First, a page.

I went through a lengthy process of drawing different compositions and finally decided on the one I wanted to use. I scaled up my drawing to suit and incised the image into two 3m x 1.5m perspex panels. When completed I felt that I had combined the ancient and the modern: the ancient art of engraving using hand tools and the modern material: the perspex.
The secondary question which arose at this stage the was the matter of how and where the work should be displayed. The engraved lines on the perspex drew attention to the medium in a way that was "there and not there"! Paradoxically, this made the site of display very important. I felt that the work should be placed in a well-lit area with as much free space as possible surrounding it. Thanks to the immense help and consideration of tutors and students my work is now placed in an open area with a generous amount of
natural light. After many hours of hard graft that made great demands on the patience and ingenuity of the technicians, my work is hanging freely "in the air", so to speak. the piece has a sense of floating and weightlessness which gives added meaning to the concept. the building it is in was constructed in the Gothic style, (thanks to John Ruskin), and my work is close to a beautiful Gothic window. The ancient features of the building connect with the ancient craft of hand engraving and form an interesting contrast with the modern perspex material. One can look at the material or one can look through and beyond it.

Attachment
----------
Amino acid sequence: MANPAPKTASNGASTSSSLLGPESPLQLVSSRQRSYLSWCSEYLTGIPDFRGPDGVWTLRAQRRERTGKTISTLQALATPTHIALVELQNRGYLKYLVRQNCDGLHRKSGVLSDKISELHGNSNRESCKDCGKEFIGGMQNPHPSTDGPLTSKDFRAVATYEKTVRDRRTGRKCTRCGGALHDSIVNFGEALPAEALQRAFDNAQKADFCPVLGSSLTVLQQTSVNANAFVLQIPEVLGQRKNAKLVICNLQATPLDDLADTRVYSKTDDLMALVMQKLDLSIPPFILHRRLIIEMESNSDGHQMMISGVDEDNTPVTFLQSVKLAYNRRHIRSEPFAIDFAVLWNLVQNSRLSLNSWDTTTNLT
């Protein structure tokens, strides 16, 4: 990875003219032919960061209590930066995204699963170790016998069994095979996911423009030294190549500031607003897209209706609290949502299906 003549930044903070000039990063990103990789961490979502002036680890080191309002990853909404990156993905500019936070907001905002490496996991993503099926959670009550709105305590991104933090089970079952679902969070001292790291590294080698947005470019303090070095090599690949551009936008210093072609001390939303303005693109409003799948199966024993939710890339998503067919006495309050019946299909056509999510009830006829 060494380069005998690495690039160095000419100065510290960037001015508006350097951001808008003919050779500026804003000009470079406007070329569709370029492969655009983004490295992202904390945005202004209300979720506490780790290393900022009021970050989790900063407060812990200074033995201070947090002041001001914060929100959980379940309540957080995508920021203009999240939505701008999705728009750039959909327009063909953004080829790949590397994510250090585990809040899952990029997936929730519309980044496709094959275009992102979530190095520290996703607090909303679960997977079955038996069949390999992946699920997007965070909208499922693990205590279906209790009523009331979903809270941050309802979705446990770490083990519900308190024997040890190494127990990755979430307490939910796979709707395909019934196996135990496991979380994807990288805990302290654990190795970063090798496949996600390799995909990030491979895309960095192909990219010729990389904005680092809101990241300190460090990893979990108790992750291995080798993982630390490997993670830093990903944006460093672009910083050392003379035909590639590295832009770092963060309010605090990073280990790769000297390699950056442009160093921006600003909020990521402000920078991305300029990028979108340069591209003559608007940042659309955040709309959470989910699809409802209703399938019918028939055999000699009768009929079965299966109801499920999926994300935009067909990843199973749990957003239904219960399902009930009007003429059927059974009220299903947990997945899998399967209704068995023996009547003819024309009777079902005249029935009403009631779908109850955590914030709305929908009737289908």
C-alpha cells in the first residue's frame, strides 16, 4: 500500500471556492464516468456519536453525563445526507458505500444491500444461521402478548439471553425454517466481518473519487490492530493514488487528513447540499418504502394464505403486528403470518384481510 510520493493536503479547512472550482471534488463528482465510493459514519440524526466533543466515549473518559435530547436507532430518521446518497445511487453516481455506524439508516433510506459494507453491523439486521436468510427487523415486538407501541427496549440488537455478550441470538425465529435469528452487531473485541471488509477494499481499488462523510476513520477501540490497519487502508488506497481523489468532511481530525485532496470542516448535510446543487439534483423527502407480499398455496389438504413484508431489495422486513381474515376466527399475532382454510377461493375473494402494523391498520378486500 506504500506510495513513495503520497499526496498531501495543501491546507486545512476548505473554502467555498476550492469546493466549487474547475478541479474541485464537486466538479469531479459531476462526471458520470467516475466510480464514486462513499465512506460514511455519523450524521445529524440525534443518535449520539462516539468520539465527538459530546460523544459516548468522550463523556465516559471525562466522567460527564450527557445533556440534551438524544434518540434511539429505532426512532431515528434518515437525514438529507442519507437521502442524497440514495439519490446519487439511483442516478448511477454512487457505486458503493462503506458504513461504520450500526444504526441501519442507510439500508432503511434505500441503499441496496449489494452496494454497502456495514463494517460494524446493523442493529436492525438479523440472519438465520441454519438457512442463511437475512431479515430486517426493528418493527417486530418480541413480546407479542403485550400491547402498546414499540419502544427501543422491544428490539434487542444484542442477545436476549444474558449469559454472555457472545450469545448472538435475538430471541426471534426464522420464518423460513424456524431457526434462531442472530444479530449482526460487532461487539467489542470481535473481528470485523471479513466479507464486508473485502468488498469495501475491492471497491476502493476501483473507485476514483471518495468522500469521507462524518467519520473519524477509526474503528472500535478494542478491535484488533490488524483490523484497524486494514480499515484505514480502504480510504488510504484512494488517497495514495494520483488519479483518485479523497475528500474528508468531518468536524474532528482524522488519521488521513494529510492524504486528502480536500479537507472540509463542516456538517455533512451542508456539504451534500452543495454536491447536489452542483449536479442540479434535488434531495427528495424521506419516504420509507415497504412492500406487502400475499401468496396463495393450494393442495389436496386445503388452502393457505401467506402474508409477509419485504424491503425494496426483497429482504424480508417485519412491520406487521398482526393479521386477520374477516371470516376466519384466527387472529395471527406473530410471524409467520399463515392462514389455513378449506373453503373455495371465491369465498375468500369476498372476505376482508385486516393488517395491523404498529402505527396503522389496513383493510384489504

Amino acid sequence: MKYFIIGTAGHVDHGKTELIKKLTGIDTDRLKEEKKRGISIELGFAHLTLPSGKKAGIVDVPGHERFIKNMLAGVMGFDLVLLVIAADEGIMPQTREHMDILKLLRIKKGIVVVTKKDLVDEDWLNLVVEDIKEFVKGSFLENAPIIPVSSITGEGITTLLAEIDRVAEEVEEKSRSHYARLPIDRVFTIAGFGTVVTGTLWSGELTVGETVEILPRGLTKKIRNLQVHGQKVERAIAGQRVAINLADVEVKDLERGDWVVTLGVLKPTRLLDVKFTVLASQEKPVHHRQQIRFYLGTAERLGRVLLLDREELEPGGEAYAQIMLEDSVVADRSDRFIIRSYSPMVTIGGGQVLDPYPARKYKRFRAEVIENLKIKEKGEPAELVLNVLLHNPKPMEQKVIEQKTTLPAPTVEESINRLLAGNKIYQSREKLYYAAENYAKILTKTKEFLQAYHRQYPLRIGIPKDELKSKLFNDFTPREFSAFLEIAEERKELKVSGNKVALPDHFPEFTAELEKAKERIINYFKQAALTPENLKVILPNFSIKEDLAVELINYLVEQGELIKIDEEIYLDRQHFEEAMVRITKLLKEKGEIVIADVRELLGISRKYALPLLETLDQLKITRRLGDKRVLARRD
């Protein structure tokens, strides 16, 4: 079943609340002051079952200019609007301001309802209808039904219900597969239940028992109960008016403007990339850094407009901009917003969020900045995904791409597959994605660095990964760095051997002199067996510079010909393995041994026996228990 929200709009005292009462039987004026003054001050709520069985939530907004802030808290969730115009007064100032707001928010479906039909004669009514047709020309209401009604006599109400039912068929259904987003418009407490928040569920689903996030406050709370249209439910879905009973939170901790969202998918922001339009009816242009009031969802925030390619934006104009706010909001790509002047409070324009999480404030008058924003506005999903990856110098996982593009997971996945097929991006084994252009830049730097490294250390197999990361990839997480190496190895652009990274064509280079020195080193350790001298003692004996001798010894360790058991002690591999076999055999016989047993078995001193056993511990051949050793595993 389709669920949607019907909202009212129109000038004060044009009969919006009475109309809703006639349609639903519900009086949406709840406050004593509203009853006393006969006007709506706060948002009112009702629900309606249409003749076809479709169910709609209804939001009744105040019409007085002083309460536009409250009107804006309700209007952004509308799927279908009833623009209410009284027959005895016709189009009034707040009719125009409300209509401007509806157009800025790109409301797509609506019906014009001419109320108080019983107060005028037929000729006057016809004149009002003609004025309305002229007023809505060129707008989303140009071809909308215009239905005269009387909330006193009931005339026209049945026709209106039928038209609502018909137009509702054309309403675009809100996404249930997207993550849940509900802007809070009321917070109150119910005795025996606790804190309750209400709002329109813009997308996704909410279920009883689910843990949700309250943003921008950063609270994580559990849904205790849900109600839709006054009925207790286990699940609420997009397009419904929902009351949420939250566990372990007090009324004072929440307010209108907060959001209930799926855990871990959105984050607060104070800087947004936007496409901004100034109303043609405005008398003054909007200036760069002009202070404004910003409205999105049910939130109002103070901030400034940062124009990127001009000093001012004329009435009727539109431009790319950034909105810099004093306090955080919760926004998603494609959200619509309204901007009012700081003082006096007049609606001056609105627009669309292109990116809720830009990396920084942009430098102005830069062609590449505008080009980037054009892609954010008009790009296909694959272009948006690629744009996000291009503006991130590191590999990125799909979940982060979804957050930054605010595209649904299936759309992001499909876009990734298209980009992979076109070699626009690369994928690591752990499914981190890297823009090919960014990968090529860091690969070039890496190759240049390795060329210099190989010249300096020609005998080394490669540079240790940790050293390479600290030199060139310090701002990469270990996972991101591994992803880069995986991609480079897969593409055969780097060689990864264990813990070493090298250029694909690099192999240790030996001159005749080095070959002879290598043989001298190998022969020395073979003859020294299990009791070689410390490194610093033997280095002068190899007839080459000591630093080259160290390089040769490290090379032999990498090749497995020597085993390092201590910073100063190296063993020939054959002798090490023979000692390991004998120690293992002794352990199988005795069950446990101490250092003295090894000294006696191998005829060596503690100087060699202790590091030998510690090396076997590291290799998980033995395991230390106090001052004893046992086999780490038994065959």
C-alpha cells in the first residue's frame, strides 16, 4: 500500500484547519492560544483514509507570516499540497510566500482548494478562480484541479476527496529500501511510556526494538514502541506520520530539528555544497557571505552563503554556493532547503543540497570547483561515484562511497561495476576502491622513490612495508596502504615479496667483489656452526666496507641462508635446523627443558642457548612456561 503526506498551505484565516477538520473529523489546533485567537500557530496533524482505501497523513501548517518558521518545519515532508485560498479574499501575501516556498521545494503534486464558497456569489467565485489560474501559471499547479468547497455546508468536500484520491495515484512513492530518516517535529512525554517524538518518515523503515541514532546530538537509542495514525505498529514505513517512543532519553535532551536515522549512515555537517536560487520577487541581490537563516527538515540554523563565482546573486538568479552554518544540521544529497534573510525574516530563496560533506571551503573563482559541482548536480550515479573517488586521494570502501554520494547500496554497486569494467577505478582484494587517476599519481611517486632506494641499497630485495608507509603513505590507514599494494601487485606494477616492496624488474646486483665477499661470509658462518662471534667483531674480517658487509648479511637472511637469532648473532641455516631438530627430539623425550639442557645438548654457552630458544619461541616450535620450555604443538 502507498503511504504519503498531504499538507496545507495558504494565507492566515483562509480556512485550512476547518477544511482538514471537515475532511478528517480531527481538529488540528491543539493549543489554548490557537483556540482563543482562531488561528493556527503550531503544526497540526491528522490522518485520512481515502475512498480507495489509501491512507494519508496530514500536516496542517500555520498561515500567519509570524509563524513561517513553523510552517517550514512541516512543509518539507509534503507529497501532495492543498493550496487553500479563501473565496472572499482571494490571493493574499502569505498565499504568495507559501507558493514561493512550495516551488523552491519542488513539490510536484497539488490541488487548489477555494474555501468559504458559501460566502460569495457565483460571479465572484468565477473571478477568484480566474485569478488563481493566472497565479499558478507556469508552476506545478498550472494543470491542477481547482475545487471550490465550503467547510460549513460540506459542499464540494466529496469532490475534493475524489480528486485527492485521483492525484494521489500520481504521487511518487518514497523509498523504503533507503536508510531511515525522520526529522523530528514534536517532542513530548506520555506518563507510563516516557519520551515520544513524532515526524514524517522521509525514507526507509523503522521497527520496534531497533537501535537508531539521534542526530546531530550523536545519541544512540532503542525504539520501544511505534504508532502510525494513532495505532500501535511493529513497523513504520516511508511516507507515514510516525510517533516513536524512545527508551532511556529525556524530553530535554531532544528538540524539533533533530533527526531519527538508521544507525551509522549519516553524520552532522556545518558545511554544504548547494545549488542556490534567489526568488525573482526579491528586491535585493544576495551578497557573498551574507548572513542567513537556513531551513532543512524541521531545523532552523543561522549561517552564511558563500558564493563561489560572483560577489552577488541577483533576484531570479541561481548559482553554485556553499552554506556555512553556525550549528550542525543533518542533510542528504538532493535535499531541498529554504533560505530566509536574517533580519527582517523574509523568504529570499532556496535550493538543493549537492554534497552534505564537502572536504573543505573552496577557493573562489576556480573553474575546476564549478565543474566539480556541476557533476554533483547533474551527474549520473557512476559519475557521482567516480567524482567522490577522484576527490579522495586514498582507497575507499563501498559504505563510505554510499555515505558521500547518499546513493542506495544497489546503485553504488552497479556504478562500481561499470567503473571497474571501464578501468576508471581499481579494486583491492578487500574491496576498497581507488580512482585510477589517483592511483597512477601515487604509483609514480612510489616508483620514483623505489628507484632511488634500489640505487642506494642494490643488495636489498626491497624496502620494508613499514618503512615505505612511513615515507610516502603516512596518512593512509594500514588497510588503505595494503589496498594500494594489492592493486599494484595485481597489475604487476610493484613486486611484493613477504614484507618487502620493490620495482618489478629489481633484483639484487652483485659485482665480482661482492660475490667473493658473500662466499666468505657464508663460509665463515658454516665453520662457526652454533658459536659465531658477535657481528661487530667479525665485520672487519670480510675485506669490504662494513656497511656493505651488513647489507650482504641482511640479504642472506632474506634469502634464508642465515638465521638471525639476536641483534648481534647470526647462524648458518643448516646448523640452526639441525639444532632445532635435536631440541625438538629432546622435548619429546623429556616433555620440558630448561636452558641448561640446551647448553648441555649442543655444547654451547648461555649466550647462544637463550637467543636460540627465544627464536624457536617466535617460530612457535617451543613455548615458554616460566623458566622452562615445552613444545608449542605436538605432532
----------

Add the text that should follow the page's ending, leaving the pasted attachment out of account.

The aim of my composition is to depict air movement or currents of air and to allude to the notion that the air has played a major part in shaping our world since the beginning of time. My work aims at inviting the audience to reflect on this invisible medium, this unseen enigma that enables all life to live. Air is also the medium of interflow between humankind and the non-human element in our world: animals and plants. As Abram points out: "What the plants are quietly breathing out, we are breathing in; what we breathe out, the plants are breathing in. And thus the health, balance and well-being of each person inseparable from the health and well-being of the enveloping earthly terrain." (Abram 1996).
Ruskin wrote the Queen of the Air in 1869, 150 years ago, and he warned us then: "By care and tenderness we can extend the lovely life of plants and animals; by our neglect and cruelty we can arrest it, and bring pestilence in its stead."
"If we damage the natural world we are damaging ourselves." (Sir David Attenborough 2019)
Achievements of the work
Overall I feel that I have achieved what I set out to do in this module and that the use of the suspended, engraved perspex addresses my research question originally and successfully
I feel that my work interacts in a positive way with the work of the other students in the room, but still retains its sense of space.
The process of making the work has made me keen to develop the concept further, possibly introducing site-specific "draughts" to give an added sense of air movement. Having reached the end of the course, I am keen to continue working on the same subject, perhaps with a younger audience.
Weaknesses of the work
Referring back to item 2 in my objectives for the composition, I feel that I could have achieved a greater sense of depth in the composition by having more variation in the width of the engraved lines. Also, in a future piece of work using the same material, I feel that the sense of movement would be greater in an installation with several panels.
Abram, D. (1996) The Spell of the Sensuous. p226 New York: Vintage Books.
Ruskin, J. (1869) The Queen of the Air. p5&p29. London: Smith Elder and Co.
Ruskin, J. (1869) The Queen of the Air. p30. London: Smith Elder and Co.